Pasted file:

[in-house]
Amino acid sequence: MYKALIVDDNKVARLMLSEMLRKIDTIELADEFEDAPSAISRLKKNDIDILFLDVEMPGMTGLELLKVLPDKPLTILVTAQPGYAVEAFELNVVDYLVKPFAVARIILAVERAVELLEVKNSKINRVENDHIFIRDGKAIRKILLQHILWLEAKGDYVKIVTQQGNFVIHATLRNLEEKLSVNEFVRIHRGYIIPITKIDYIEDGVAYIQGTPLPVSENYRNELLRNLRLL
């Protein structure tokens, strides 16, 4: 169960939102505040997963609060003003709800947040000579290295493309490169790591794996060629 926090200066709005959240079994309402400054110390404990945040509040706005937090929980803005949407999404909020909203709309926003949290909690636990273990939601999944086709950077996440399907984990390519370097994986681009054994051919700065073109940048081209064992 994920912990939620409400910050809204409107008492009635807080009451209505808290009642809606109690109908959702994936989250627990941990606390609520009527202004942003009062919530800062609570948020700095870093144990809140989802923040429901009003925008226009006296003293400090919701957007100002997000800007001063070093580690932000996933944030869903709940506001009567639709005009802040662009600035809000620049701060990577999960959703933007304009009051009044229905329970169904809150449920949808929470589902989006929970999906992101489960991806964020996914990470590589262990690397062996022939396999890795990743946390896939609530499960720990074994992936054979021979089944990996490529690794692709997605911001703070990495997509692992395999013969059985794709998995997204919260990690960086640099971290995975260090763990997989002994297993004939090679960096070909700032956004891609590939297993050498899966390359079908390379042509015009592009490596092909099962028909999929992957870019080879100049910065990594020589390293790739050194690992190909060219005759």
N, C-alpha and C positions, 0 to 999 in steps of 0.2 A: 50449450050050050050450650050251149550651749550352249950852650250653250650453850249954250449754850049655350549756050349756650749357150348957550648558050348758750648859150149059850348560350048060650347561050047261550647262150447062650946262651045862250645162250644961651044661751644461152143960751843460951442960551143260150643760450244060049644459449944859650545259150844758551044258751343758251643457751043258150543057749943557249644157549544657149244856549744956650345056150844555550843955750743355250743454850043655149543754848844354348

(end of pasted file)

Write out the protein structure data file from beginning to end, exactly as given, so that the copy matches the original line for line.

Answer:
[in-house]
Amino acid sequence: MYKALIVDDNKVARLMLSEMLRKIDTIELADEFEDAPSAISRLKKNDIDILFLDVEMPGMTGLELLKVLPDKPLTILVTAQPGYAVEAFELNVVDYLVKPFAVARIILAVERAVELLEVKNSKINRVENDHIFIRDGKAIRKILLQHILWLEAKGDYVKIVTQQGNFVIHATLRNLEEKLSVNEFVRIHRGYIIPITKIDYIEDGVAYIQGTPLPVSENYRNELLRNLRLL
């Protein structure tokens, strides 16, 4: 169960939102505040997963609060003003709800947040000579290295493309490169790591794996060629 926090200066709005959240079994309402400054110390404990945040509040706005937090929980803005949407999404909020909203709309926003949290909690636990273990939601999944086709950077996440399907984990390519370097994986681009054994051919700065073109940048081209064992 994920912990939620409400910050809204409107008492009635807080009451209505808290009642809606109690109908959702994936989250627990941990606390609520009527202004942003009062919530800062609570948020700095870093144990809140989802923040429901009003925008226009006296003293400090919701957007100002997000800007001063070093580690932000996933944030869903709940506001009567639709005009802040662009600035809000620049701060990577999960959703933007304009009051009044229905329970169904809150449920949808929470589902989006929970999906992101489960991806964020996914990470590589262990690397062996022939396999890795990743946390896939609530499960720990074994992936054979021979089944990996490529690794692709997605911001703070990495997509692992395999013969059985794709998995997204919260990690960086640099971290995975260090763990997989002994297993004939090679960096070909700032956004891609590939297993050498899966390359079908390379042509015009592009490596092909099962028909999929992957870019080879100049910065990594020589390293790739050194690992190909060219005759």
N, C-alpha and C positions, 0 to 999 in steps of 0.2 A: 50449450050050050050450650050251149550651749550352249950852650250653250650453850249954250449754850049655350549756050349756650749357150348957550648558050348758750648859150149059850348560350048060650347561050047261550647262150447062650946262651045862250645162250644961651044661751644461152143960751843460951442960551143260150643760450244060049644459449944859650545259150844758551044258751343758251643457751043258150543057749943557249644157549544657149244856549744956650345056150844555550843955750743355250743454850043655149543754848844354348